5 Things to Do in Port Elizabeth that You'll Actually Want to Write Home About
I have been visiting my family in Port Elizabeth since I was old enough to get on a plane, filling my days with beach trips and ice creams on the pier, visits to the reptile park and cricket matches at St George’s Park. Sure, PE, as it’s more affectionately known, hasn’t always had the same global pull as the more illustrious Cape Town but it has so much more to offer than it’s ‘Ghost on the Coast’ reputation implies. Spending Christmas in PE has reaffirmed to me that this place is worthy of more than just a quick stop at the end of the Garden Route, and here’s why:
The history and culture
Port Elizabeth sits in the Nelson Mandela Bay Metropolitan Municipality of the Eastern Cape, the region where South Africa’s iconic leader was born. For anyone looking to get an overview of the Eastern Cape, its people and its culture, a guided Route 67 walking tour is a fantastic way to start. Along the route, 67 open air artworks, all by local artists, depicts the 67 years that Nelson Mandela dedicated to the struggle for freedom, and also takes in the historic Donkin Lighthouse.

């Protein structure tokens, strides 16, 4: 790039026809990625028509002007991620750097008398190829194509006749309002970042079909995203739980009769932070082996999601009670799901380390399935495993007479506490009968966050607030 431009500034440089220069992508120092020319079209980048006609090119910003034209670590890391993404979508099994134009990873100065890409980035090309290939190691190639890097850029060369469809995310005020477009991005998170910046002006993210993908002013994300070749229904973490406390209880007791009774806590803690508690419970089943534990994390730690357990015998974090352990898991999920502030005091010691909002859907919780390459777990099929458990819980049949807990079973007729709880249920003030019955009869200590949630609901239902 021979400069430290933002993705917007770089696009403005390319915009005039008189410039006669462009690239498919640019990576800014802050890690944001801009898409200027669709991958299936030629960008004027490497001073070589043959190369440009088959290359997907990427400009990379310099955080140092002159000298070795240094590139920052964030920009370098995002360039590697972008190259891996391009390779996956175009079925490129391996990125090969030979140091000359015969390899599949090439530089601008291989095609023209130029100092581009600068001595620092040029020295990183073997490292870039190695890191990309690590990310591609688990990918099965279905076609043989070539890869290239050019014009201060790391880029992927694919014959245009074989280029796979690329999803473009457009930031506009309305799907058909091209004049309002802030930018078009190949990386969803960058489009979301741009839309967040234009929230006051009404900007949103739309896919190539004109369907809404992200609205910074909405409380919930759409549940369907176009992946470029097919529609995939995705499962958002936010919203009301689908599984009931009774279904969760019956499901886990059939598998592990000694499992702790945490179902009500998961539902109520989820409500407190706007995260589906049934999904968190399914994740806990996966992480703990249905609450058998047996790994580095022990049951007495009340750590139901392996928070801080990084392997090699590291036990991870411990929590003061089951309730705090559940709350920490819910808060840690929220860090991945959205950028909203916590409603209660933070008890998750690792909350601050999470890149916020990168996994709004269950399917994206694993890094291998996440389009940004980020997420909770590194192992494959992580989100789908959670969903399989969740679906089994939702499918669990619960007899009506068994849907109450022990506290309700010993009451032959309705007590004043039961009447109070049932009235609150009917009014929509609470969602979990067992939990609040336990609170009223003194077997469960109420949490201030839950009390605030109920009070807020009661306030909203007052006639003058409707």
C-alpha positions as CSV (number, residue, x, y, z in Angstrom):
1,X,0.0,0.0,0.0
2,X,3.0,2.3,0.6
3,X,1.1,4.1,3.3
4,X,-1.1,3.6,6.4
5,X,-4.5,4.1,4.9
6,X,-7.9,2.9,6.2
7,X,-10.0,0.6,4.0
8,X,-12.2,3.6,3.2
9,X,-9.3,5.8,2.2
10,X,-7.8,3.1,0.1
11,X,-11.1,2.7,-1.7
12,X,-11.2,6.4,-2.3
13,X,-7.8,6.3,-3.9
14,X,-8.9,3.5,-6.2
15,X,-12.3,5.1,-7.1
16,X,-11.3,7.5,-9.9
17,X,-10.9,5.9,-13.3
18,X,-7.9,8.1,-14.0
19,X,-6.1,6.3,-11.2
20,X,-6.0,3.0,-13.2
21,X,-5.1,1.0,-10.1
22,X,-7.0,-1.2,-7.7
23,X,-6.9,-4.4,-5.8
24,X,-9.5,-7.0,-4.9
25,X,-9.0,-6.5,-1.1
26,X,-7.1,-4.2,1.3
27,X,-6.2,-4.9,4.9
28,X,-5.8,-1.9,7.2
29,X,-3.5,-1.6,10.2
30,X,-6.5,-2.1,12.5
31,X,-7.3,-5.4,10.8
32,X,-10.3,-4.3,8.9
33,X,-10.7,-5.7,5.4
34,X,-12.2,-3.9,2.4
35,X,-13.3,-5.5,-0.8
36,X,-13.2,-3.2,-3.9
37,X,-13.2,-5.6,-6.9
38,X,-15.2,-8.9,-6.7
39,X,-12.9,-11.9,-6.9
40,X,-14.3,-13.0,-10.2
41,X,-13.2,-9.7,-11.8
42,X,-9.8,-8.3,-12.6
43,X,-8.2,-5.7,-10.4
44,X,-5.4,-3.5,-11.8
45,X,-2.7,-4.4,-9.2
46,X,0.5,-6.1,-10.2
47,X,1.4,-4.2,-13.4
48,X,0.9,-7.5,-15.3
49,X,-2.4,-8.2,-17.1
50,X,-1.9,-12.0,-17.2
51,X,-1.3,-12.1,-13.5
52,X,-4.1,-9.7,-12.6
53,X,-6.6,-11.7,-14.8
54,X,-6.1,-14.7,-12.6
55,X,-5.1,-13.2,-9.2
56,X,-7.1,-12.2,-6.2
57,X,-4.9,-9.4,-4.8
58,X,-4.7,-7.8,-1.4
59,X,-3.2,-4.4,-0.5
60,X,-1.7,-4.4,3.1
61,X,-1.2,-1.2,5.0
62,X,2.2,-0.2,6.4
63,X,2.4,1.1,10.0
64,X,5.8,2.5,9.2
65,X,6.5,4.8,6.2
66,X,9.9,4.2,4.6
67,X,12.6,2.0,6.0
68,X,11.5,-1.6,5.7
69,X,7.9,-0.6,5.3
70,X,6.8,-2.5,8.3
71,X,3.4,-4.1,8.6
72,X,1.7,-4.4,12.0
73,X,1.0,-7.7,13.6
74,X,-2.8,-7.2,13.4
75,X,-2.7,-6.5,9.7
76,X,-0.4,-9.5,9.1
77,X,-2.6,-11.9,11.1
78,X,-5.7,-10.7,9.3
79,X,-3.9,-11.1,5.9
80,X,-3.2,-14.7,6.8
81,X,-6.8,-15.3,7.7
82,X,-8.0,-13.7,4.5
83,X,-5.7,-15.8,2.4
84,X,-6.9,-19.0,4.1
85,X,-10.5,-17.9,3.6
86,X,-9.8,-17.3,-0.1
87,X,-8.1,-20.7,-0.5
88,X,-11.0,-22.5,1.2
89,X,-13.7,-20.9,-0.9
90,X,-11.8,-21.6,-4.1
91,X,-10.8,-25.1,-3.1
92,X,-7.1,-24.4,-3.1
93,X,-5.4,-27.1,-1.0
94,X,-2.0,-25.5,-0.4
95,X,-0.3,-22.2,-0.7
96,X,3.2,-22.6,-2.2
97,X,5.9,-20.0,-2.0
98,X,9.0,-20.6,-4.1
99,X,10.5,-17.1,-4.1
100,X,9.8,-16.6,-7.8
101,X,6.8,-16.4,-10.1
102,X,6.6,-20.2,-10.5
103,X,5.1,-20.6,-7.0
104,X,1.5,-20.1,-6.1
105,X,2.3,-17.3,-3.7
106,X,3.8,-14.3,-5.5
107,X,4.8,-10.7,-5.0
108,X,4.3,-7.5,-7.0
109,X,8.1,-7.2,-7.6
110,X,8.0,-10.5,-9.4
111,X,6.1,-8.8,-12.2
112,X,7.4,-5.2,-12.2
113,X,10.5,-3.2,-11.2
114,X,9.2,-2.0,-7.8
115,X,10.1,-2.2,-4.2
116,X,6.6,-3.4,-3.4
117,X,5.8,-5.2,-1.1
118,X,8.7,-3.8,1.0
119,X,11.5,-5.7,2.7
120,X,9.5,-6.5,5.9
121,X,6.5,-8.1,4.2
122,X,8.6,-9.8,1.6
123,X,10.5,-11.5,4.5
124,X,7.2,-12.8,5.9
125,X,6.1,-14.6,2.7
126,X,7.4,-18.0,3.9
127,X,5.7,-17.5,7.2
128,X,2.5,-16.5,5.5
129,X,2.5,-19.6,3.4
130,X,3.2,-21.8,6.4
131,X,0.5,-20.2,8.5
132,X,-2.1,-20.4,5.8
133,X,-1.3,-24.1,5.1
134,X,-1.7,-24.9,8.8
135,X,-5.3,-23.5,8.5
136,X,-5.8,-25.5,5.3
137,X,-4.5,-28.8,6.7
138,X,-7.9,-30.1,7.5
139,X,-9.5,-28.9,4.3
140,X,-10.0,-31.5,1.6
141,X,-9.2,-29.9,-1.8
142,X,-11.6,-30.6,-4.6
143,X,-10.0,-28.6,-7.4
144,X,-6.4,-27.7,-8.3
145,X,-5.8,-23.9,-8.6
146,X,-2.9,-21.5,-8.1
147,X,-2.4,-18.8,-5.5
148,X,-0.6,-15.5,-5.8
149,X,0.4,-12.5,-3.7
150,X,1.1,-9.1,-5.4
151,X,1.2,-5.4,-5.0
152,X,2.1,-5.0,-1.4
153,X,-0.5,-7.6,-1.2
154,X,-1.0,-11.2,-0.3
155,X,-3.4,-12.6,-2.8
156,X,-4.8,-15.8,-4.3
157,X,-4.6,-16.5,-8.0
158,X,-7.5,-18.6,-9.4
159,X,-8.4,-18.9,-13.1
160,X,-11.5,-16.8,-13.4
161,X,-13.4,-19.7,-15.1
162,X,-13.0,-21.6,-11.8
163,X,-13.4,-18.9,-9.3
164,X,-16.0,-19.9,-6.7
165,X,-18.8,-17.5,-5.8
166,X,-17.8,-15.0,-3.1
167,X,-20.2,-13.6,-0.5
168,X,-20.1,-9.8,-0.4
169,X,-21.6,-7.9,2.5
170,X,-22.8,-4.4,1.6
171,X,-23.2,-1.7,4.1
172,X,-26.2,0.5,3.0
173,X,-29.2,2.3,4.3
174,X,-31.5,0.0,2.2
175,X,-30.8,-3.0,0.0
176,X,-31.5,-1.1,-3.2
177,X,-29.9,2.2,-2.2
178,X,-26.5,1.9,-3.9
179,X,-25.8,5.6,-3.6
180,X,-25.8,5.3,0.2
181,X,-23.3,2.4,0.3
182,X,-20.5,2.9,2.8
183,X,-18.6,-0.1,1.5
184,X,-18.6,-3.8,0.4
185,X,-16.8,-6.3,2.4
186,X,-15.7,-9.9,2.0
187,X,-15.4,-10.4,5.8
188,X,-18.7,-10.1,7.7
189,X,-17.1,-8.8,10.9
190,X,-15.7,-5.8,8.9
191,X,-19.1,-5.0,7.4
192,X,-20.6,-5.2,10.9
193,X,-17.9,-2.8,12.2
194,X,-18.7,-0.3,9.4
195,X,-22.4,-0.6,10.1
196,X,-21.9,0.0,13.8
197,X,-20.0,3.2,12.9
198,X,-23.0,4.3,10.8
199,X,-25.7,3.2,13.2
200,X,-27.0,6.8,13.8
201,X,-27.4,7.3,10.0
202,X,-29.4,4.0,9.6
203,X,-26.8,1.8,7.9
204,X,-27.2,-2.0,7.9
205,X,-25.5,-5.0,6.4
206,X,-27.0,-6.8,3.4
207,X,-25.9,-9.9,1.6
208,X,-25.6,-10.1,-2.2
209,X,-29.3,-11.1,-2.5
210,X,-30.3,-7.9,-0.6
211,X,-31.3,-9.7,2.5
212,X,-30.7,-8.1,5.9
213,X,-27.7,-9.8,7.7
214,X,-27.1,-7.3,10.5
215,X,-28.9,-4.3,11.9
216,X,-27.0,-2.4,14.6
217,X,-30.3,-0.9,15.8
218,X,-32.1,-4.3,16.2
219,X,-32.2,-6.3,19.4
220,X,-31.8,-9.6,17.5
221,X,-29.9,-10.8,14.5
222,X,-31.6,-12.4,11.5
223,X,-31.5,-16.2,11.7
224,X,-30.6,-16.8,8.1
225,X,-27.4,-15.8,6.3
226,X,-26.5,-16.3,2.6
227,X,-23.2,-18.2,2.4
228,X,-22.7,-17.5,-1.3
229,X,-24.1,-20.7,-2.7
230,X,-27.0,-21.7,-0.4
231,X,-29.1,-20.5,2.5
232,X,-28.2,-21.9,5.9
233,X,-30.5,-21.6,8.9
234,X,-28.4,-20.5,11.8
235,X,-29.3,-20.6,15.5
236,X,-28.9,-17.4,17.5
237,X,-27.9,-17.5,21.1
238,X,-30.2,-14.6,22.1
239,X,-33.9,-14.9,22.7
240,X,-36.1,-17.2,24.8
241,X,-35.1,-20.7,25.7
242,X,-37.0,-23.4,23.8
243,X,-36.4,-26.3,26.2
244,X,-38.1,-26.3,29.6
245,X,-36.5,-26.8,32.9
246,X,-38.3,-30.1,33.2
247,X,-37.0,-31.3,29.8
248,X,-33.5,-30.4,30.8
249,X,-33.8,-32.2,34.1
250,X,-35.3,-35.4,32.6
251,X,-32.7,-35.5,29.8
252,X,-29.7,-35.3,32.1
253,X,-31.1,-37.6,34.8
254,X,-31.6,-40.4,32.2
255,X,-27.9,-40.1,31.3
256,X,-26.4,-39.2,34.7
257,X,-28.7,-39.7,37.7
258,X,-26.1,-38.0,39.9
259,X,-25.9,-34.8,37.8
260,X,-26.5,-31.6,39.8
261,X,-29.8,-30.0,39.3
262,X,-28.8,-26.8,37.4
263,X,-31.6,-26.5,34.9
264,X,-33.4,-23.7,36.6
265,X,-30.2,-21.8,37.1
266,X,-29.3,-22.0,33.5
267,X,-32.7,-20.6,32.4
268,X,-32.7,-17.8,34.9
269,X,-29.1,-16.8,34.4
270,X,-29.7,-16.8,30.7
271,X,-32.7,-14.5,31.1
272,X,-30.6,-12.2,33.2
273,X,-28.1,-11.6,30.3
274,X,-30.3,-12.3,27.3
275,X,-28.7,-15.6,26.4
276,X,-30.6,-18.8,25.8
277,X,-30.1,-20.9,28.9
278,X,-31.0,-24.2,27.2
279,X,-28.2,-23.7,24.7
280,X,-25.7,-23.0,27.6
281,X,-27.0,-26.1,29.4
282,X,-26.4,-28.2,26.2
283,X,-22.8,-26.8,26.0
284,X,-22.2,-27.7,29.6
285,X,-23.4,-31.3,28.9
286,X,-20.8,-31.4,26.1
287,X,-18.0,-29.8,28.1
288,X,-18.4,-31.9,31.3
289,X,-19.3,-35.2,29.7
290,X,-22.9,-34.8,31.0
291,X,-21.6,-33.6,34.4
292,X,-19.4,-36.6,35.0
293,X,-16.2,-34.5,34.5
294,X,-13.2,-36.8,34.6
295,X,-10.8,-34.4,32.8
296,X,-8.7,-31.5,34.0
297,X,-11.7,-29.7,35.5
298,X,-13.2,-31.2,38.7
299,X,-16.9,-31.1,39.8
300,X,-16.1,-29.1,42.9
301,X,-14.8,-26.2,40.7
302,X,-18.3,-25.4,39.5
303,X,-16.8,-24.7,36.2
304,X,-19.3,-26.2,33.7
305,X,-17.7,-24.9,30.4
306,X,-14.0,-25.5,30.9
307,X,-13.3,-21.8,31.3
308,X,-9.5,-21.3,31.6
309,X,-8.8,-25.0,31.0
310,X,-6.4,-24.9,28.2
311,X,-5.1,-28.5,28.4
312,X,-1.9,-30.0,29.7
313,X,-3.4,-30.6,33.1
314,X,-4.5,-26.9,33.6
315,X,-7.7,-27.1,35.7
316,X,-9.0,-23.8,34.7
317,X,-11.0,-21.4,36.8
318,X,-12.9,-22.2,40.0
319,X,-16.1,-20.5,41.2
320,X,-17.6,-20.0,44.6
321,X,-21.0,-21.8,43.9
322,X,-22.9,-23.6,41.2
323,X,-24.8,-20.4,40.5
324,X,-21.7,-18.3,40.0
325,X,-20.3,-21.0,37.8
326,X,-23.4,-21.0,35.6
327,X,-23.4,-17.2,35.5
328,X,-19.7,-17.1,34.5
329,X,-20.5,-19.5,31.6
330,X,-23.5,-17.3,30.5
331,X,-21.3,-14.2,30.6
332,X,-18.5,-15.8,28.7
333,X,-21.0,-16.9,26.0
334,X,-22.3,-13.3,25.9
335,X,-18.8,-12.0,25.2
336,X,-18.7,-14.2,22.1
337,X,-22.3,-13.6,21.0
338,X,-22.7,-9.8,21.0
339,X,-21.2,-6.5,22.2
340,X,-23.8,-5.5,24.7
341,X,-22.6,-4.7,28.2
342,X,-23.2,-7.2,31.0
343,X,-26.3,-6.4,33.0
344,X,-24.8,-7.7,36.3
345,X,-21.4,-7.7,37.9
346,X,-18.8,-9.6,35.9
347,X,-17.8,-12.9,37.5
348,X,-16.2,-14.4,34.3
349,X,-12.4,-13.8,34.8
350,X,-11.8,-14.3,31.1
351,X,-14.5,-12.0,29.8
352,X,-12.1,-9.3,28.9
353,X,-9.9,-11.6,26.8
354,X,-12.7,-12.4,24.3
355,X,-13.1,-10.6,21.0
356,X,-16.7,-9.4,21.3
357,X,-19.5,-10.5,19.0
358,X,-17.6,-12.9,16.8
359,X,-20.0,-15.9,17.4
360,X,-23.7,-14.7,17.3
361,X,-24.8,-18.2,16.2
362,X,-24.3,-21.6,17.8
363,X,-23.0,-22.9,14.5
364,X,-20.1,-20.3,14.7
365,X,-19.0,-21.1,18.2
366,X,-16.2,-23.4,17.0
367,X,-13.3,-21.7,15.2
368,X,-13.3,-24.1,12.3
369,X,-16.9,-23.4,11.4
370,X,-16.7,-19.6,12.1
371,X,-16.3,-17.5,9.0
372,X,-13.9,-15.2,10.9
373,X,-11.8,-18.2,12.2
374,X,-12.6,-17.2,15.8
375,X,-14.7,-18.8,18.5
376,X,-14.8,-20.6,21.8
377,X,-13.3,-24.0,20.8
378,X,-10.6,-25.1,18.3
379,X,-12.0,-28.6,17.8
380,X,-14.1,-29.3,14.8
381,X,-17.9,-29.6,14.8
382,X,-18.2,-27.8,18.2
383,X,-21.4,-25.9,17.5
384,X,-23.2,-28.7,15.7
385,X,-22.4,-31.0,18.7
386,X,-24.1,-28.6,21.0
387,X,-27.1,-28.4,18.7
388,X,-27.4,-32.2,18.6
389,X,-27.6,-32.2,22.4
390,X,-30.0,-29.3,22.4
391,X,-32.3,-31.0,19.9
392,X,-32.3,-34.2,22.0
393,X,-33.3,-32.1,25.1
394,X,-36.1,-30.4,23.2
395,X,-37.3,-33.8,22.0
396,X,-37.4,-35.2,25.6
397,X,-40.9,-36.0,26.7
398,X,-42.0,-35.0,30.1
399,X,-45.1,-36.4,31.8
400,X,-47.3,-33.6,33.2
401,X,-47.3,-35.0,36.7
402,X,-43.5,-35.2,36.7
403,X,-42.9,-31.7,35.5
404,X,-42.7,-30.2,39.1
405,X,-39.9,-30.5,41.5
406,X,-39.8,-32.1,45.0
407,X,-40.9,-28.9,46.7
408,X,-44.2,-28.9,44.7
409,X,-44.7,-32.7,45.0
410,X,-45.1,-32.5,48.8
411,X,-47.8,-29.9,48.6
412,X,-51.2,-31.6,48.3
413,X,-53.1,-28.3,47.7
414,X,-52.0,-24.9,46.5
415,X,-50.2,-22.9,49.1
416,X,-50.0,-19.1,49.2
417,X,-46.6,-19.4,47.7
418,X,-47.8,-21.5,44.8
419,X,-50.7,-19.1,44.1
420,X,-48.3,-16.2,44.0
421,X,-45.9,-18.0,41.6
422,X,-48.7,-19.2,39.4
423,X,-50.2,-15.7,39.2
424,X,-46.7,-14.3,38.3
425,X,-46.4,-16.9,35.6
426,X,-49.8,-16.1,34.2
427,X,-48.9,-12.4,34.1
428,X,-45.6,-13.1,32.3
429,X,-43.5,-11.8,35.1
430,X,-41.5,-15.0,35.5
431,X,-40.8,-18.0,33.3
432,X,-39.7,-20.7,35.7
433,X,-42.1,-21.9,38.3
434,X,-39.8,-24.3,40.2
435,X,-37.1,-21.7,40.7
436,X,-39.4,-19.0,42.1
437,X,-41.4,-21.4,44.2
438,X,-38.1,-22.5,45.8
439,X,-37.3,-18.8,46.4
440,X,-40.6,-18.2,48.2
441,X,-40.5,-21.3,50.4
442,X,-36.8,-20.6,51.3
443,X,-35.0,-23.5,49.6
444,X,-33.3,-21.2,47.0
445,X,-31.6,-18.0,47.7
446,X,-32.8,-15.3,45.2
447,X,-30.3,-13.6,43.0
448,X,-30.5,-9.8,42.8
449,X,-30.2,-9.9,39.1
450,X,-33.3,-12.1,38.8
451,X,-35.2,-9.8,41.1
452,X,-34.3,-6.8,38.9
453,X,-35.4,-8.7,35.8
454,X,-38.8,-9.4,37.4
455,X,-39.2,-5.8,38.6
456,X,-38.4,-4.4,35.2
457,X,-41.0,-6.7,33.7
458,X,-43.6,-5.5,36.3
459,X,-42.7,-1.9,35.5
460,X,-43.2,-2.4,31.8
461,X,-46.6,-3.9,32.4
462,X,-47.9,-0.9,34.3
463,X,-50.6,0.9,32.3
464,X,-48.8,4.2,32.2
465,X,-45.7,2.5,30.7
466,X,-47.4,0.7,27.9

When it comes to more formal displays of history and culture, Port Elizabeth has no shortage of museums. One of the best and most interesting is South End Museum, with its study of life in this bustling, multi-cultural city centre community both before and after apartheid took its toll.
Another opportunity to step back even further in time comes at No. 7 Castle Hill Historical Museum which is one of the oldest surviving settler cottages in Port Elizabeth. Saved from demolition on several occasions, this small museum gives an interesting glimpse into what life must have been like for middle-class families living in Port Elizabeth in the mid-1800s.
The wildlife options are awesome